Other problems — Ulcers have been diagnosed too frequently in German Shepherds and may be related to pancreatic problems or other causes: it's difficult to tell, when several conditions exist at once, whether one is the cause or effect of another. Necrotic bowel syndrome, a disorder of unknown cause, is diagnosed usually on autopsy, when part of the intestine is found to be dead and rotting away. This condition may be synonymous with or overlap intussusception or other diseases. It takes a small toll, mostly among heavily linebred German Shepherd Dogs.
Eosinophilic ulcerative colitis — This syndrome is most common in Cocker Spaniels and German Shepherd Dogs. If your pup or adult has intermittent to constant diarrhea, with or without blood, this disease may be the cause. Initial treatment may include corticosteroids, antibiotics, and antispasmodics to see if the symptoms can be halted.
Irritable colon — Also known as spastic colon, this disorder with mucus in or on the surface of soft or frequent stools may be the result of stress. The best cure is prevention — breed stable temperaments and build confidence in puppies.
Anal glands — Occasionally, anal sacs may become infected, and the dog may scoot along on the ground, rubbing his rump in an effort to relieve the itch. This won't help, but you can easily "express" these glands. Lift the tail high with almost enough effort to lift the dog's rear off the table or floor, and very firmly pinch the sphincter including the sacs. Be sure to use a couple of layers of paper towel or some cotton to keep the liquid from squirting across the room or on you. Most dogs do not need attention nearly as much as owners think they do.
Perianal fistulas — Known by a number of names, these abnormal passages between two surfaces or an opening to the exterior, in the area of the anus, is a condition seen more in German Shepherds than in other breeds. While probably familial or congenital, the disorder is thought by some to be caused by an injury or an abscess. More likely, however, it reflects an immune system weakness. Symptoms include frequent licking or biting at the "vent," and a bad odor and pus may also be seen. If untreated, ulceration will develop. Only fair results have been reported with cryotherapy, which is freezing with liquid nitrogen or nitrous oxide. Since some veterinarians prefer to use familiar surgical procedures rather than cryosurgery, ask for a second opinion if you aren't sure, especially at a veterinary college clinic. Frankly, the prognosis has historically been very poor; there has not been a high satisfaction rate regardless of treatment method. But a pharmacological approach has come to the foreground in the late 1990s, that being the use of the immuno-suppressive drug cyclosporine in an oil base, fed twice a day for as long as 5 months. It has had some success so far, though researchers warn that remission of symptoms may not be permanent in all dogs (nor is it in the case of surgery), and this immunosuppressive treatment is extremely expensive, thanks not only to the drug but also to close monitoring by the veterinarian. However, even in those dogs not “cured” by the drug alone, it improves the condition of the lesions enough so that surgery is much less extensive and has a better chance of success.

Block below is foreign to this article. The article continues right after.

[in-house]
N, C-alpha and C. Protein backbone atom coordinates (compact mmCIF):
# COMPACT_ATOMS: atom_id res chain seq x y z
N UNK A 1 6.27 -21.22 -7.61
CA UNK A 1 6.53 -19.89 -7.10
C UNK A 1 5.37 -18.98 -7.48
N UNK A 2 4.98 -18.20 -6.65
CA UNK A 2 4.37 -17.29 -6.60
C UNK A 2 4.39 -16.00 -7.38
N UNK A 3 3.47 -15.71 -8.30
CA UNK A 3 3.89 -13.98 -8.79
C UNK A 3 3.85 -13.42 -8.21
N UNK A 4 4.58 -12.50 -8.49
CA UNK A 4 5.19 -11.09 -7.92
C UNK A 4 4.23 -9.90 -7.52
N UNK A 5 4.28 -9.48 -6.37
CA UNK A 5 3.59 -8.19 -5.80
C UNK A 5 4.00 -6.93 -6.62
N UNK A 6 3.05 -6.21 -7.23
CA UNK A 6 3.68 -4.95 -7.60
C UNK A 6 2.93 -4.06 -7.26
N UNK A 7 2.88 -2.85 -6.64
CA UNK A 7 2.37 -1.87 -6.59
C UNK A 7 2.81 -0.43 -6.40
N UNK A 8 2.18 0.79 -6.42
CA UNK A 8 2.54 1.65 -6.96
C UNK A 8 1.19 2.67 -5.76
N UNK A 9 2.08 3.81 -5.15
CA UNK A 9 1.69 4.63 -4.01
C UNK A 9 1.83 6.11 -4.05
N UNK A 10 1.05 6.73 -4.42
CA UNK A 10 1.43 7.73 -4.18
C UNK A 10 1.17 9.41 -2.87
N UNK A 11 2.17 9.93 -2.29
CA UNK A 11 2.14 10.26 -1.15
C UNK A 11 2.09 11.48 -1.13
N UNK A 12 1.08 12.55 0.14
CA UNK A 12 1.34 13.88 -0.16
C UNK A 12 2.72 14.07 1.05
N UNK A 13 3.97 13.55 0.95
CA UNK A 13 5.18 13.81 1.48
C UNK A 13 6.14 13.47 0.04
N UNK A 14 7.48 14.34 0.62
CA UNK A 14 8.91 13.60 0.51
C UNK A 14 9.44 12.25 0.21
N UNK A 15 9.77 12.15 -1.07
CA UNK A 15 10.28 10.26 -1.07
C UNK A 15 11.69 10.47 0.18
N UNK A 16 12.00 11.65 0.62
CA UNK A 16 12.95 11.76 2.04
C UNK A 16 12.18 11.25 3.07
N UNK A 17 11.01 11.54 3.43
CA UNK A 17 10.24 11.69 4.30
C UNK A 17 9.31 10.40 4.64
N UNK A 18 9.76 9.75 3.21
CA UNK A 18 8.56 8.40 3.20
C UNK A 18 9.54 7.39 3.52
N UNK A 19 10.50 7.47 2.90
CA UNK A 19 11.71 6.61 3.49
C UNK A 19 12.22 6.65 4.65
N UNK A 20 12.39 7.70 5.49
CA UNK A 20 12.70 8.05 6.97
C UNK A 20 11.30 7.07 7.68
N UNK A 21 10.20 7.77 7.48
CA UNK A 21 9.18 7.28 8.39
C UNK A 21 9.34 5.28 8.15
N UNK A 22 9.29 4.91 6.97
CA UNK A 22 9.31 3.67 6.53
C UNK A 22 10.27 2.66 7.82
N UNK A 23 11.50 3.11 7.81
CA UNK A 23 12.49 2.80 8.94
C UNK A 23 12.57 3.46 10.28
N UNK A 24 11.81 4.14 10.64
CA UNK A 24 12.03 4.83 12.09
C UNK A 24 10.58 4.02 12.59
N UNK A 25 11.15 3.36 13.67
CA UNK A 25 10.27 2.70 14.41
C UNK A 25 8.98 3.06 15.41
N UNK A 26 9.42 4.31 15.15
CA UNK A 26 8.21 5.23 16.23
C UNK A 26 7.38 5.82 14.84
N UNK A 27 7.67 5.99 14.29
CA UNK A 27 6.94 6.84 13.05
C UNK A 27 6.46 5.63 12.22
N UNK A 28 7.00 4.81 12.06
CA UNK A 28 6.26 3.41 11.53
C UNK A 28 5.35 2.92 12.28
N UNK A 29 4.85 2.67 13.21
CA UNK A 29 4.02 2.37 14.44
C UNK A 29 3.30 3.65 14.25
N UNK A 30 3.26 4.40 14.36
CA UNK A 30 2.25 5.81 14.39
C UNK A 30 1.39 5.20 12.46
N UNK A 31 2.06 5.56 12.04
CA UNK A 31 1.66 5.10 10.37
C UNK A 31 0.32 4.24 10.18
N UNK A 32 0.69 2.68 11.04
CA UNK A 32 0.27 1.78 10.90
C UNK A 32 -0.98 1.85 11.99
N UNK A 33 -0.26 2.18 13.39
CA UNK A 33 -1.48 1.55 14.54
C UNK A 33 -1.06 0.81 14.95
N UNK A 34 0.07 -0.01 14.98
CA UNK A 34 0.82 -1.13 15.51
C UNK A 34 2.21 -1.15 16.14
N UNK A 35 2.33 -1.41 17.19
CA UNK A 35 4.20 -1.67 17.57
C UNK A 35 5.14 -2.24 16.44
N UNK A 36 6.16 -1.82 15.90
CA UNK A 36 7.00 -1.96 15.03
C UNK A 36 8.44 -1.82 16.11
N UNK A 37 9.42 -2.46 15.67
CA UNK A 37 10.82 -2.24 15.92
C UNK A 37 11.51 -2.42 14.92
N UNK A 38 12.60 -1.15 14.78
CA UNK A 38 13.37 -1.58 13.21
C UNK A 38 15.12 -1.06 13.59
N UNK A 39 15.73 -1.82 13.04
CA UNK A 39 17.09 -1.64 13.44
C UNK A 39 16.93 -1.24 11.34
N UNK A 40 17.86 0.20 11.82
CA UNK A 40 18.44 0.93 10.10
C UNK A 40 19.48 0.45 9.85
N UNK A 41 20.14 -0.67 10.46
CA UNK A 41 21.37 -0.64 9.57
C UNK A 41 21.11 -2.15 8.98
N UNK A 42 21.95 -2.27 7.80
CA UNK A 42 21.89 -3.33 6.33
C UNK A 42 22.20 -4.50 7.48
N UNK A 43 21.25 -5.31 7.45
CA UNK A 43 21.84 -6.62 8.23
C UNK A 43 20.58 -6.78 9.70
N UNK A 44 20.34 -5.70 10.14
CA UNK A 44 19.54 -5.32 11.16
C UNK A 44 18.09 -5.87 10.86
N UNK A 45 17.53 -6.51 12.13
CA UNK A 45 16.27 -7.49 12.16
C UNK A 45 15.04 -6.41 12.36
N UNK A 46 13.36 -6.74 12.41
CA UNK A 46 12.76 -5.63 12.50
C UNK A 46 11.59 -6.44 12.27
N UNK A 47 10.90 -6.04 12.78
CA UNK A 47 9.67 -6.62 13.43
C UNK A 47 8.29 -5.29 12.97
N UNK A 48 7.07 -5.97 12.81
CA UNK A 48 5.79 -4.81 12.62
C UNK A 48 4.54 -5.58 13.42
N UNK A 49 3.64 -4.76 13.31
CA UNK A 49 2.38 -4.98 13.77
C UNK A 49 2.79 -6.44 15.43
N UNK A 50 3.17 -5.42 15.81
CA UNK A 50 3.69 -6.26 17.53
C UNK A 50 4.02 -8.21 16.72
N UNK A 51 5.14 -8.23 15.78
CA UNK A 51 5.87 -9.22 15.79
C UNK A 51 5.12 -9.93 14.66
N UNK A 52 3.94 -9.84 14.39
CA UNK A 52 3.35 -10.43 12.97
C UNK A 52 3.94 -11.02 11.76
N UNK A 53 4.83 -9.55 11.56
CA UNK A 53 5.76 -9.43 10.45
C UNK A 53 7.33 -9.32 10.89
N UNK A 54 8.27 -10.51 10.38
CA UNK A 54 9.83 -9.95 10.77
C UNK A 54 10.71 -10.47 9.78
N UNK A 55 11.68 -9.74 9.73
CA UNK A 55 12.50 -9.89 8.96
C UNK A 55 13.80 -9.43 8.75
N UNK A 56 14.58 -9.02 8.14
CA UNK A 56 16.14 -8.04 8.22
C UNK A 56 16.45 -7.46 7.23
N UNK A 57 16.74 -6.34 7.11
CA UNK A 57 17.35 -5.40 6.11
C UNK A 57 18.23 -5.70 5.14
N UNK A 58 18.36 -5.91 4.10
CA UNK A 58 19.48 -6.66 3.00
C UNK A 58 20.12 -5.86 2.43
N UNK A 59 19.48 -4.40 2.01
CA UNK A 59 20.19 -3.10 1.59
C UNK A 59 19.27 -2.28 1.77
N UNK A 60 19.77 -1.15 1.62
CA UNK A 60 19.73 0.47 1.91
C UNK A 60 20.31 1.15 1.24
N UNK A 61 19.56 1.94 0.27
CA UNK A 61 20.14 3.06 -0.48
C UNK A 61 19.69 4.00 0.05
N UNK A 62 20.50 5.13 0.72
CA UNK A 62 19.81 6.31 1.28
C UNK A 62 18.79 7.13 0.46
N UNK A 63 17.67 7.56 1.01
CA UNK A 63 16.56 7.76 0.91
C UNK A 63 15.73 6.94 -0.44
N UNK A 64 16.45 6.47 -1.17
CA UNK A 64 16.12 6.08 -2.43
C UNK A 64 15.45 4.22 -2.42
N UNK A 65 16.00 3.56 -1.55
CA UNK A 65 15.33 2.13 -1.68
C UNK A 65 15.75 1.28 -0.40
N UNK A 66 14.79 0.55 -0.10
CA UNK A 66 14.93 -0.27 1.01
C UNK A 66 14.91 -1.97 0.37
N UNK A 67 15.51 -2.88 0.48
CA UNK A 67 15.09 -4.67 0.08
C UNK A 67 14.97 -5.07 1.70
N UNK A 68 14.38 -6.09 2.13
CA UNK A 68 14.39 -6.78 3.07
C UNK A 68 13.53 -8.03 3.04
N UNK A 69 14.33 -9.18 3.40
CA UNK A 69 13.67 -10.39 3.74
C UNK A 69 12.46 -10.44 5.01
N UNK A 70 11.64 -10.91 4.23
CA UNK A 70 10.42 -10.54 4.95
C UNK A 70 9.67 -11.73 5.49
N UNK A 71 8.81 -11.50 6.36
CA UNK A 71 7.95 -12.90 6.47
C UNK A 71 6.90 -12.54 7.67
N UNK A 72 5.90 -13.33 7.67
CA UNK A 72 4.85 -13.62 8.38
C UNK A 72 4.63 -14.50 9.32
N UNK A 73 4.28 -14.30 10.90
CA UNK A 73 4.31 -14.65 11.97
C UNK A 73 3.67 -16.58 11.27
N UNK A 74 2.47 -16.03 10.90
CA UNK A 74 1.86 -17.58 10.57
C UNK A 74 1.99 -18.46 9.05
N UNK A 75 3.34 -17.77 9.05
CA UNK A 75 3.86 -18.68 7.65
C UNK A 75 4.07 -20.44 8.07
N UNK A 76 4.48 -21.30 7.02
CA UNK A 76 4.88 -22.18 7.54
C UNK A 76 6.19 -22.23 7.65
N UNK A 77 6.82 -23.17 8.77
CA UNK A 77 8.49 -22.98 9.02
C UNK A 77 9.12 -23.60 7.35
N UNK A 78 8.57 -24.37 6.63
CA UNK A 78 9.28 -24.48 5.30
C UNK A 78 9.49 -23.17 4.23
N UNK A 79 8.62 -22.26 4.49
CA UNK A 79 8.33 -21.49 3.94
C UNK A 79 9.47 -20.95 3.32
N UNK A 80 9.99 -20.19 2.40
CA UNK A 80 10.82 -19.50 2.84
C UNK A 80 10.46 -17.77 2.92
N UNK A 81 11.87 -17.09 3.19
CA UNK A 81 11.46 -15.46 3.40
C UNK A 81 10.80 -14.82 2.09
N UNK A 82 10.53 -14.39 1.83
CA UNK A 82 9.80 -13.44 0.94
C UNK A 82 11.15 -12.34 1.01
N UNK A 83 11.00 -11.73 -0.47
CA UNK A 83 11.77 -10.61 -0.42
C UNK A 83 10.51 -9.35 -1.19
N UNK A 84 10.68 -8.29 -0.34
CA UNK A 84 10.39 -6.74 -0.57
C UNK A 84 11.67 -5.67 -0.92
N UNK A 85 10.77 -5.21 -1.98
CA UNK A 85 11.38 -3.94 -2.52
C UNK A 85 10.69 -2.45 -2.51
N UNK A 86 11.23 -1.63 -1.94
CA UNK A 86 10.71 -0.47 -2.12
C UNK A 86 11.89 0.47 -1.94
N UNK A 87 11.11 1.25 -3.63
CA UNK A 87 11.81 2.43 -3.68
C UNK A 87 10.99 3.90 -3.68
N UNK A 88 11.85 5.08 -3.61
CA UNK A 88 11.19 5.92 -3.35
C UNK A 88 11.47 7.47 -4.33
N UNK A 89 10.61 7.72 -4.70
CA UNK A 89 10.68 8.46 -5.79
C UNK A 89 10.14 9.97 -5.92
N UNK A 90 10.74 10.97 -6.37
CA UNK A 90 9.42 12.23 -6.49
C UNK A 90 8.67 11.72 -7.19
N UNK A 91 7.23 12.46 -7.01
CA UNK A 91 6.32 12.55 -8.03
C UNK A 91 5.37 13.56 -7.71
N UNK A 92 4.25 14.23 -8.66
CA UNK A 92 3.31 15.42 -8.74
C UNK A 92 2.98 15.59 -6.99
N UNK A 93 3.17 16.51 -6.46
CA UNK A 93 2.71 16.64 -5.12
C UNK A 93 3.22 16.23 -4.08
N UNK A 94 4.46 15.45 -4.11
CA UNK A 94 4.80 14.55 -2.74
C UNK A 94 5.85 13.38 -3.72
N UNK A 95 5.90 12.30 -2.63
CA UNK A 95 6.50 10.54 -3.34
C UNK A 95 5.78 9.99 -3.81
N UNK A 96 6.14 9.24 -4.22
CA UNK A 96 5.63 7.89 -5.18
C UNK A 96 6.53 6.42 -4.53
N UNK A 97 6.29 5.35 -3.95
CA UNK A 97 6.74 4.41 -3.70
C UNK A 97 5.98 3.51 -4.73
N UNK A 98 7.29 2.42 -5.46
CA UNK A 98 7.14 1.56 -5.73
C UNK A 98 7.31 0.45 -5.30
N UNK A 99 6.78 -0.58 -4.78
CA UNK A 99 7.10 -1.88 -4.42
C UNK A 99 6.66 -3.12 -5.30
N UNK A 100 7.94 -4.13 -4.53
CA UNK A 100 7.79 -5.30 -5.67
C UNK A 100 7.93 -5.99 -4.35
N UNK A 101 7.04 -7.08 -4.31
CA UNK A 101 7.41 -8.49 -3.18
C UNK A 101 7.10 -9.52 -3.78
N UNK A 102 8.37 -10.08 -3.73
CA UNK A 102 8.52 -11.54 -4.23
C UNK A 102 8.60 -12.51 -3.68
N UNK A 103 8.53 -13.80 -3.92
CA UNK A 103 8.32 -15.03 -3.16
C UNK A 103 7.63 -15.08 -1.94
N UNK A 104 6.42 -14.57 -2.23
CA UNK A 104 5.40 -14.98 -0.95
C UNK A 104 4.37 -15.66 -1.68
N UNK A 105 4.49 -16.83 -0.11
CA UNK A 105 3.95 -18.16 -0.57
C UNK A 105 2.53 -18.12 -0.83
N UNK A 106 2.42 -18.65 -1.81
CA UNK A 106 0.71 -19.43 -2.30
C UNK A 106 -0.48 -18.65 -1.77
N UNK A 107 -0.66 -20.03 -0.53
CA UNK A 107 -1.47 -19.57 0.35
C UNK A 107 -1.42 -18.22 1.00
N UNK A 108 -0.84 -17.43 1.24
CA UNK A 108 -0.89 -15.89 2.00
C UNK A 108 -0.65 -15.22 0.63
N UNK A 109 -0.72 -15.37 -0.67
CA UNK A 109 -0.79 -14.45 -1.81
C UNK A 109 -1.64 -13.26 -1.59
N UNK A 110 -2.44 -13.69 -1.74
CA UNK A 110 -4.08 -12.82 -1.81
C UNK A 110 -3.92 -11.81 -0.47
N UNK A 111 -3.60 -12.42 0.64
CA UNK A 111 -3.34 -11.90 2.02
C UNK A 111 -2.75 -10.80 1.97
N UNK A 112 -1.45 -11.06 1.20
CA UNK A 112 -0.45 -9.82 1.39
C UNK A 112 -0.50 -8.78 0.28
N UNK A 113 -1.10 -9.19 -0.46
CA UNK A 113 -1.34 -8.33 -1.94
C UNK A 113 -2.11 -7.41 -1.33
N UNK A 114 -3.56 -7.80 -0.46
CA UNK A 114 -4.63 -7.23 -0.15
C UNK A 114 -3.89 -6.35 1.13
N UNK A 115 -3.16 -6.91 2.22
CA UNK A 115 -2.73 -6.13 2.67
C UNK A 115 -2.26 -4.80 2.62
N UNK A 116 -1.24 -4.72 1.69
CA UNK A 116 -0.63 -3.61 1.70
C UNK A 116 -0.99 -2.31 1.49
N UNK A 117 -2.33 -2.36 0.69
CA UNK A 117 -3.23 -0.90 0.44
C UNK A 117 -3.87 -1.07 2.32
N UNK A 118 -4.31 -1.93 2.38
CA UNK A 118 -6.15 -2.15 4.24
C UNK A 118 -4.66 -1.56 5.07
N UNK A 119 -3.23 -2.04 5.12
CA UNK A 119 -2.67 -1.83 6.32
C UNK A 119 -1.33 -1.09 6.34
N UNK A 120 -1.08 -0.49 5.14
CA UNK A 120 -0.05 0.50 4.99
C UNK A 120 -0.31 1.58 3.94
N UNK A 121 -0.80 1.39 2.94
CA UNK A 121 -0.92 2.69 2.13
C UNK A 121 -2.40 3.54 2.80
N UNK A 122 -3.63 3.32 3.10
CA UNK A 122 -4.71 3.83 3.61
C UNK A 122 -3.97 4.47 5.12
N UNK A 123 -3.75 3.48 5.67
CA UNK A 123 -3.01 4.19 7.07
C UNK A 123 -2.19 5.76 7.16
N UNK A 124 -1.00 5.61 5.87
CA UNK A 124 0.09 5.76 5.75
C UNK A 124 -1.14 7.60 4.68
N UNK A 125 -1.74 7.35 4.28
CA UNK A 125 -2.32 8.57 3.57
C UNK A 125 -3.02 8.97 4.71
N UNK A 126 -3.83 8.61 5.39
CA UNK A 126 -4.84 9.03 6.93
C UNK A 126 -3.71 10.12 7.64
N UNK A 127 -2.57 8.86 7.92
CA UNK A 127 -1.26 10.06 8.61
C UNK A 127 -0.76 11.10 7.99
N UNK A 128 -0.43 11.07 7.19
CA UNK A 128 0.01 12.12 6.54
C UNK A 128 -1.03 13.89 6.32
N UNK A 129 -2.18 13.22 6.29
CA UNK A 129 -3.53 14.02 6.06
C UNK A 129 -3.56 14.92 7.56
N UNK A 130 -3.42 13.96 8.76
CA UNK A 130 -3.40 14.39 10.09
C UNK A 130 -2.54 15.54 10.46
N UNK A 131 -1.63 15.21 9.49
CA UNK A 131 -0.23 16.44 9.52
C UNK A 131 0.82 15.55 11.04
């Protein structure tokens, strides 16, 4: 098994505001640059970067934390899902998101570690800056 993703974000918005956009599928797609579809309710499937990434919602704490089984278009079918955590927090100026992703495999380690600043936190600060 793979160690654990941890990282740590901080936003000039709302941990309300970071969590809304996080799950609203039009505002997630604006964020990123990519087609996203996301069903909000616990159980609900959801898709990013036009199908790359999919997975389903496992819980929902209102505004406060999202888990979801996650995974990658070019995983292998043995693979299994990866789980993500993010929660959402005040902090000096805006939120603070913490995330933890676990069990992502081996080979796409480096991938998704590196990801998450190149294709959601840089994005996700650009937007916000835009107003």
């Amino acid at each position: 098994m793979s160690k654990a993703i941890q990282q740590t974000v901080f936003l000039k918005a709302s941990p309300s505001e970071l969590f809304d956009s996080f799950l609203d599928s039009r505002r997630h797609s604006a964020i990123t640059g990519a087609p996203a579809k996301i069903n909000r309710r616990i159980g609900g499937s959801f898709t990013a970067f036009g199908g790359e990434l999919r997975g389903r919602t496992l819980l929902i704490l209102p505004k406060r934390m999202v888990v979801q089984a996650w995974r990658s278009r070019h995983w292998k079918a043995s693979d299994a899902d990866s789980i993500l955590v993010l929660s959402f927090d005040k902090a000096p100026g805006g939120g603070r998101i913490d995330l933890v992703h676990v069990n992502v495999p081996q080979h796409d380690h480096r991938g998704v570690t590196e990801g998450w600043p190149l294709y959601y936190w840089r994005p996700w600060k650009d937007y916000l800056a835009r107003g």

Polyps — Rectal polyps are little round or teardrop shaped red to purplish balls. Sometimes they are clustered like tiny grapes, and are found very close to the anal opening or further inside the rectum. They should be surgically removed, since they rupture easily and are a potential site for infection. A drop of bright red blood recurring on the end of stools is a sign that you should have the dog examined for polyps.
The pancreas is a
rather long, V‑shaped gland that aids the digestion of food. It has two
major types of cells or tissues. One group is endocrine in nature, which means
it secretes hormones into the circulatory system, which in turn transports them
to other glands and body parts; the other group empties into the digestive
tract. Located near the stomach, it produces enzymes, bicarbonate, and
hormones; the first two are delivered to the intestine, the third is secreted
into the bloodstream. One major enzyme, amylase, breaks down the long starch